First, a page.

Here, UMG gives the Promo CDs to music industry insiders, never to be returned. The recipients are free to keep the Promo CDs forever. Nothing on the packaging of the Promo CDs or in the licensing label requires that the recipient return the Promo CDs to UMG. (Kossowicz Decl. Ex. 11.) There are no consequences for the recipient should she lose or destroy the Promo CDs - which UMG allegedly considers its property. (Kossowicz Decl. Ex. 11.) UMG does not request that any recipients return the Promo CDs (Strouse Decl. ∂ 9) and does not otherwise make any affirmative effort to recover possession of the Promo CDs. Further, it appears that UMG could not take these actions; UMG does not keep permanent records identifying who received which Promo CDs. (Strouse Decl. ∂ 7.)

Accordingly, the music industry insiders' ability to indefinitely possess the Promo CDs is a strong incident of ownership through a gift or sale.

ii. The Absence of a Recurring Benefit to UMG Suggests the Transfer to Music Industry Insiders Is a Gift or Sale
Generally, licenses provide recurring benefits for the copyright owner. Microsoft, 66 F.3d at 1096 (determining that Microsoft sold its software to DAK in part because Microsoft received a set payment independent of DAK's length of use of the software); see also SoftMan Prods. Co. v. Adobe Sys., 171 F. Supp. 2d 1075 (C.D. Cal. 2001) (determining that Adobe sold its software in part because "the license runs for an indefinite term without provisions for renewal").

Here, UMG receives no recurring benefit from the recipients' continued possession. As an initial matter, UMG has no guarantee that it will receive any benefit from the distribution of a Promo CD. The licensing label does not require that the recipient promote or expose the material on the Promo CD. (To the contrary, most of the Promo CDs at issue contain a label with the phrase "for personal use only," indicating that any license would prohibit the recipient from making professional use of the Promo CD.) Nor does the licensing label require the recipient to provide UMG with any benefit to retain possession. At the time UMG distributes the Promo CDs, it is not guaranteed to get anything in return.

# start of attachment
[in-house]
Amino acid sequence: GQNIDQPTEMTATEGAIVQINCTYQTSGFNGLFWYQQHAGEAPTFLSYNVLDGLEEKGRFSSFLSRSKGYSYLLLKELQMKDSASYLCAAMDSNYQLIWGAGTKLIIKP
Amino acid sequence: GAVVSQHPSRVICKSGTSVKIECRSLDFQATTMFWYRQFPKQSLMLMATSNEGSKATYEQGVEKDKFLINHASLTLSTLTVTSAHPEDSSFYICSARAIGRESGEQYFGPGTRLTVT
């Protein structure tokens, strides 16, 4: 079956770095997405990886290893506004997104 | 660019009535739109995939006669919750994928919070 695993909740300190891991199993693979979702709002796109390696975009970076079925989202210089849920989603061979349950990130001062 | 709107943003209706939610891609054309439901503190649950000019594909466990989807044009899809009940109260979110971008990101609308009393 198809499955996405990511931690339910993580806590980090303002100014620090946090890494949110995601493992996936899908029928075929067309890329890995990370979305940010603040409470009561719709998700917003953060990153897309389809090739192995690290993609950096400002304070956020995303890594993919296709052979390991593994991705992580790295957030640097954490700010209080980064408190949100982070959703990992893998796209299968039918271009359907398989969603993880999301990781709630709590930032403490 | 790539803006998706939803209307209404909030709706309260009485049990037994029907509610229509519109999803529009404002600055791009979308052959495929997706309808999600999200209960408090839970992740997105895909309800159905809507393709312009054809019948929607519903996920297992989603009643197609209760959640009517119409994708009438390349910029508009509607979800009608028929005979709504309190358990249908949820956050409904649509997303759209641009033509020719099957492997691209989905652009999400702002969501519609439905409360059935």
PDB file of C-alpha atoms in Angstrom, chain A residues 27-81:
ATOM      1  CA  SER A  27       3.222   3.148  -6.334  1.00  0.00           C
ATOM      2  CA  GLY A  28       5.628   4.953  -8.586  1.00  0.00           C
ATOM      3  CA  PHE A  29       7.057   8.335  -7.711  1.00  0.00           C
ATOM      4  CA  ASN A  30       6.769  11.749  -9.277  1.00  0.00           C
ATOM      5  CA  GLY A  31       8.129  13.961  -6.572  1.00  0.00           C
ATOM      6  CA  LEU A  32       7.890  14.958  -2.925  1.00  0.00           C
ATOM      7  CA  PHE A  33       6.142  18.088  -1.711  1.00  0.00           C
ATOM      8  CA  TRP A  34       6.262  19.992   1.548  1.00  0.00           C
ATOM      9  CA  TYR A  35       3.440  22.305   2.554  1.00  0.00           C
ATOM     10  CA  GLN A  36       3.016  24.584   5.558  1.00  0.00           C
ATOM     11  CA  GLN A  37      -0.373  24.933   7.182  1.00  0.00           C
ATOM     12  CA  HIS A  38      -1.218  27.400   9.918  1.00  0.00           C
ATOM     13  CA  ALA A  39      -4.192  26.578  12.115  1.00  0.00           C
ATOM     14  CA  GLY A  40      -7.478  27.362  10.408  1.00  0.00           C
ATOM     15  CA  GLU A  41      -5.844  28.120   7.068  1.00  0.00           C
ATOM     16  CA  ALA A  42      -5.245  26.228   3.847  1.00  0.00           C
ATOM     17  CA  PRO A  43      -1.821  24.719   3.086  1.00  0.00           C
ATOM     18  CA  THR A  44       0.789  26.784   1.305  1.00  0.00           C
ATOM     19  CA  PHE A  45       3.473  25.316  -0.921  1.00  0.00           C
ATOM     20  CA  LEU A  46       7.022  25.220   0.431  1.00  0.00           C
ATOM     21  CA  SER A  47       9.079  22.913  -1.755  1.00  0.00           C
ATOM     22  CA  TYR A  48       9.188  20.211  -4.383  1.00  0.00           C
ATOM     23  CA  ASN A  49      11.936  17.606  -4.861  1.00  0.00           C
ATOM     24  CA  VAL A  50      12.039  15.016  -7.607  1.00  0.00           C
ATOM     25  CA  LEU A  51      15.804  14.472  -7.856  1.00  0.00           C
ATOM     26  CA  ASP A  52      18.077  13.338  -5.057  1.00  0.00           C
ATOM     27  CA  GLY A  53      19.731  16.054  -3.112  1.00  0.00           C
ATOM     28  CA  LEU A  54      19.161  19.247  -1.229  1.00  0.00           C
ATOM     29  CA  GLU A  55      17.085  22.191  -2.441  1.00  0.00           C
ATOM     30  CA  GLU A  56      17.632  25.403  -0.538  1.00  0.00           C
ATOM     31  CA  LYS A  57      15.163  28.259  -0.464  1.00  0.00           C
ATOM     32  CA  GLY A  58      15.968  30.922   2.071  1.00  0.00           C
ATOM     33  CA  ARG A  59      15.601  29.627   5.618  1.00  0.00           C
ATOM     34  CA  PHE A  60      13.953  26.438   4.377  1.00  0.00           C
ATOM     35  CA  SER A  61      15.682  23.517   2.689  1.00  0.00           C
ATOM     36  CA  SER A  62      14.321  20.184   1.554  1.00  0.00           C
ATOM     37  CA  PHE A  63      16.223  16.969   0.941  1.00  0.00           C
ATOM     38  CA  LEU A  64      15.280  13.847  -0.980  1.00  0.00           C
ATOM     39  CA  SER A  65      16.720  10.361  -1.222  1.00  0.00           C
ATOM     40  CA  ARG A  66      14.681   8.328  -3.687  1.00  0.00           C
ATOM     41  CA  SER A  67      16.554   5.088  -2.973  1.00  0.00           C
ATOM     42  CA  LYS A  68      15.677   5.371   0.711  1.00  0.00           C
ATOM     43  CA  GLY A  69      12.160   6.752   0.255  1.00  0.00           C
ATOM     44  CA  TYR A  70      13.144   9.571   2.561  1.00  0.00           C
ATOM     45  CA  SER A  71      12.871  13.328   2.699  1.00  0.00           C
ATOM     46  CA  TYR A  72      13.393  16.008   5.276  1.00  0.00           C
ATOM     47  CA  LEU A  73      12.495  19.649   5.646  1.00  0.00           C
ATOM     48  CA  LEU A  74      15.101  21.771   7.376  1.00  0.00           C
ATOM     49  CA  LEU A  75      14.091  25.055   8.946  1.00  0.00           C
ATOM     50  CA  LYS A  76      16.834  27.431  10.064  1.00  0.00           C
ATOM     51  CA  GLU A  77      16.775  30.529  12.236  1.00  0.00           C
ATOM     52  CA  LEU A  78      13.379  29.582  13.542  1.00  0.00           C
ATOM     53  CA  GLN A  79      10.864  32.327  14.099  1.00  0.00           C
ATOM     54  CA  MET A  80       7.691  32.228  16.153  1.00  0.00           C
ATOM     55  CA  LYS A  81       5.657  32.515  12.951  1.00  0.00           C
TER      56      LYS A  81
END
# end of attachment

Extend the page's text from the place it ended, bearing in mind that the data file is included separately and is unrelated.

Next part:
iii. The Only Apparent Benefit to a License Is to Restrain Trade.
Finally, the only benefit to a license for UMG is to restrain transfer of its music. This purpose was rejected 100 years ago by the Supreme Court. See Bobbs-Merrill Co. v. Strauss, 210 U.S. 339 (1908) (rejecting a book publisher's attempt to restrict resale of a book through a label that prohibited sales for less than one dollar); see also RCA Mfg. Co. v. Whiteman, 114 F.2d 86, 90 (2d Cir. 1940) (Hand, J.) ("[RCA] had no power to impose the pretended servitude upon [its] records [by placing a 'Not Licensed for Radio Broadcast' label upon them]."); SoftMan, 171 F. Supp. 2d at 1084 ("Adobe frames the issue as a dispute about the ownership of intellectual property. In fact, it is a dispute about the ownership of individual pieces of Adobe software.").

Unlike the use of software, which necessitates a license because software must be copied onto a computer to function, music CDs are not normally subject to licensing. Therefore, the benefits of a license for software do not exist under these facts.

Looking to the economic realities of the transaction, UMG's distribution of Promo CDs provides the recipient with many critical rights of ownership, including the right to perpetual possession and the freedom from obligations to UMG. Accordingly, UMG's distribution of Promo CDs to the music industry insiders is properly characterized as a gift or sale, not a license, and title to the CDs transferred to the insiders. Augusto is thus protected by the first sale doctrine.